Nerve drugs gabapentin, pregabalin linked to breathing problems, FDA warns


Category:  News & Politics

Via:  perrie-halpern  •  9 months ago  •  20 comments

By:   Associated Press

Nerve drugs gabapentin, pregabalin linked to breathing problems, FDA warns
The agency will add new warning labels to the drugs.

S E E D E D   C O N T E N T

U.S. health regulators are warning that popular nervous system medications can cause dangerous breathing problems when combined with opioids and certain other drugs.

The Food and Drug Administration   said   Thursday it would add new warnings to packaging for Neurontin, Lyrica and generic versions, which are used to treat seizures, nerve pain, restless leg syndrome and other conditions.

The new labels will warn doctors against prescribing the drugs with other medications that can slow breathing, including   opioid painkillers . The breathing risks also apply to elderly patients and those with existing lung problems.

The medications, known generically as gabapentin and pregabalin, are among the most prescribed in the U.S. Both physician prescribing and misuse have increased as doctors, hospitals and other health care providers have scaled back their use of opioids amid a national epidemic.

Poison control centers have reported increased calls involving the nerve drugs, which are often abused in combination with opioids, cocaine and marijuana. Neurontin and related generics have long been considered nonaddictive and are not tracked as closely by regulators.

While the nerve drugs are not FDA-approved for conventional muscle and   joint pain , doctors frequently prescribe them for those uses and others, including treatment of migraines and psychiatric conditions.

The FDA also said it will require drugmakers to conduct new studies of the abuse risks of the drugs, especially in combination with opioids.

The agency said it received nearly 50 reports of breathing problems linked to gabapentin and pregabalin between 2012 and 2017, including 12 deaths. While drugmakers are required to report problems to the FDA, it's voluntary for doctors and patients.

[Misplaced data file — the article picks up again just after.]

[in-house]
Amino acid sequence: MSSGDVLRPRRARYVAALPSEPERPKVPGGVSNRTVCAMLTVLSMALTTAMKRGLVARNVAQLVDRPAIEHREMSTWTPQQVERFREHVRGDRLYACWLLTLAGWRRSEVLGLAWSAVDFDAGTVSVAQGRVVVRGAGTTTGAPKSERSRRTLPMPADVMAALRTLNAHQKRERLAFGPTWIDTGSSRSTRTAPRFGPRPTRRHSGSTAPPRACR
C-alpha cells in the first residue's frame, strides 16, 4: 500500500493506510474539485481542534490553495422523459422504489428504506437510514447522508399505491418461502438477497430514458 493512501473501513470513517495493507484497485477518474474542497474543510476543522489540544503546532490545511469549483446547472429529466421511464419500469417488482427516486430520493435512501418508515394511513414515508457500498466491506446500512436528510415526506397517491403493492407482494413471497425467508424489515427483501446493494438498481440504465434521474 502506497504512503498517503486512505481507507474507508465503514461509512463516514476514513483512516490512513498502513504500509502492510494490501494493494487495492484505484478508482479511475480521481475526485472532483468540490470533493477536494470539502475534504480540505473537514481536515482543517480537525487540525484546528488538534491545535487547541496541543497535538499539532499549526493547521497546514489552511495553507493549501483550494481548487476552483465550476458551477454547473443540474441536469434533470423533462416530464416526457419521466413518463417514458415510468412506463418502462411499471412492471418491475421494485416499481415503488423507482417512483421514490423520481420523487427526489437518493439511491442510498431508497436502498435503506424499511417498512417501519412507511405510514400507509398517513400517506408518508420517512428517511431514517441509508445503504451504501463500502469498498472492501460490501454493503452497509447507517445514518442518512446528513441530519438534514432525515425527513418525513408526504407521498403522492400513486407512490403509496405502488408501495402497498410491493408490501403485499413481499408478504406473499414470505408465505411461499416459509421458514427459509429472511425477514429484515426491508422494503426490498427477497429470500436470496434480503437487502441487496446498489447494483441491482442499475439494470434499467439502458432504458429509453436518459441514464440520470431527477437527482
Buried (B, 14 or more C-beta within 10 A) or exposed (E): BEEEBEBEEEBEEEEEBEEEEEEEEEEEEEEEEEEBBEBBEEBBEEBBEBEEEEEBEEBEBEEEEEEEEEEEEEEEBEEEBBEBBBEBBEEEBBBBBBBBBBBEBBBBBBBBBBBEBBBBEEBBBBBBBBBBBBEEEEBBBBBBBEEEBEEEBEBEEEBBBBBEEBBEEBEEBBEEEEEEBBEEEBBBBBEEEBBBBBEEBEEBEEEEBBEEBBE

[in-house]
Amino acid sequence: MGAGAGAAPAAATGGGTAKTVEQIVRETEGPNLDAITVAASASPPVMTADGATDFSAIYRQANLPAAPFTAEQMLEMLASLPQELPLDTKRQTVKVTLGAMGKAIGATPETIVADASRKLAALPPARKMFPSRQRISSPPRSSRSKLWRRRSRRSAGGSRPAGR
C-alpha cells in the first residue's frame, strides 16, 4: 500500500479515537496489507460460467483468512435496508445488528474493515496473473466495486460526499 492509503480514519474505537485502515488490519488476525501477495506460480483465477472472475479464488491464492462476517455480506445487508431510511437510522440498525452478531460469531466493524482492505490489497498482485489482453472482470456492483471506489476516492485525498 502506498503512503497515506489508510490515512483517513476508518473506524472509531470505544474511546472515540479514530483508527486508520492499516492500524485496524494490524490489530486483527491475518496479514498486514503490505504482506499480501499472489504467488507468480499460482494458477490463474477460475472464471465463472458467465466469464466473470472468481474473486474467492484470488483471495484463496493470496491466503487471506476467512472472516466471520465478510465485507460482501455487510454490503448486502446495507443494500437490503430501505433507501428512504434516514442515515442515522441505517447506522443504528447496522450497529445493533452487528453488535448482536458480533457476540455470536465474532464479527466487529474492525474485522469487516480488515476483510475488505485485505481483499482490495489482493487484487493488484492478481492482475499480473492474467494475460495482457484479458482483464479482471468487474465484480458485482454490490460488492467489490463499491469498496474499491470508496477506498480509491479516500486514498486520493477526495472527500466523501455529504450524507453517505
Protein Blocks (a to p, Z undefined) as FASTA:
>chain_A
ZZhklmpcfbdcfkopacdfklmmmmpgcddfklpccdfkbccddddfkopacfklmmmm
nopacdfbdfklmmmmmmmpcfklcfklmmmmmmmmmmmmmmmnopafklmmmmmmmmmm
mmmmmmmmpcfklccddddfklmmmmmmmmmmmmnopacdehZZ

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Perrie Halpern R.A.
1  seeder  Perrie Halpern R.A.    9 months ago

As a person who takes Gabapentin for a seizure disorder for over 20 years, I find this a little disturbing and worthy of taking note of, since it is also given for chronic pain, fibromyalgia, etc, which are conditions that people might take additional pain killers.  

1.1  Enoch  replied to  Perrie Halpern R.A. @1    9 months ago

Dear Friend Perrie: It is a major problem. 

Pain hurts.

It is still there to let us know something needs attention.

It is an important bio feedback mechanism.

As such, when for good and just cause we use pharmacology to address it, there is always that law of unintended consequences.

The more major of which can make the cure worse than the original problem.

No simple answers at this point in time here.

TENS Units and other kinds of external devices work for what they are intended to do. 

They do not touch more internal problems which so far only pills and injections can handle.

The answer lies in the future.

That has to be tempered bu what is known to date.

Also by what is being uncovered in the present. 

There is a Yemenite saying in Hebrew. 

"Min Ha Avar Ateednu Yiftach".

From the past our future derives.

Some kinds of knowledge are cumulative.

Here is to the learning curve, and it promise going forward. 



Raven Wing
2  Raven Wing    9 months ago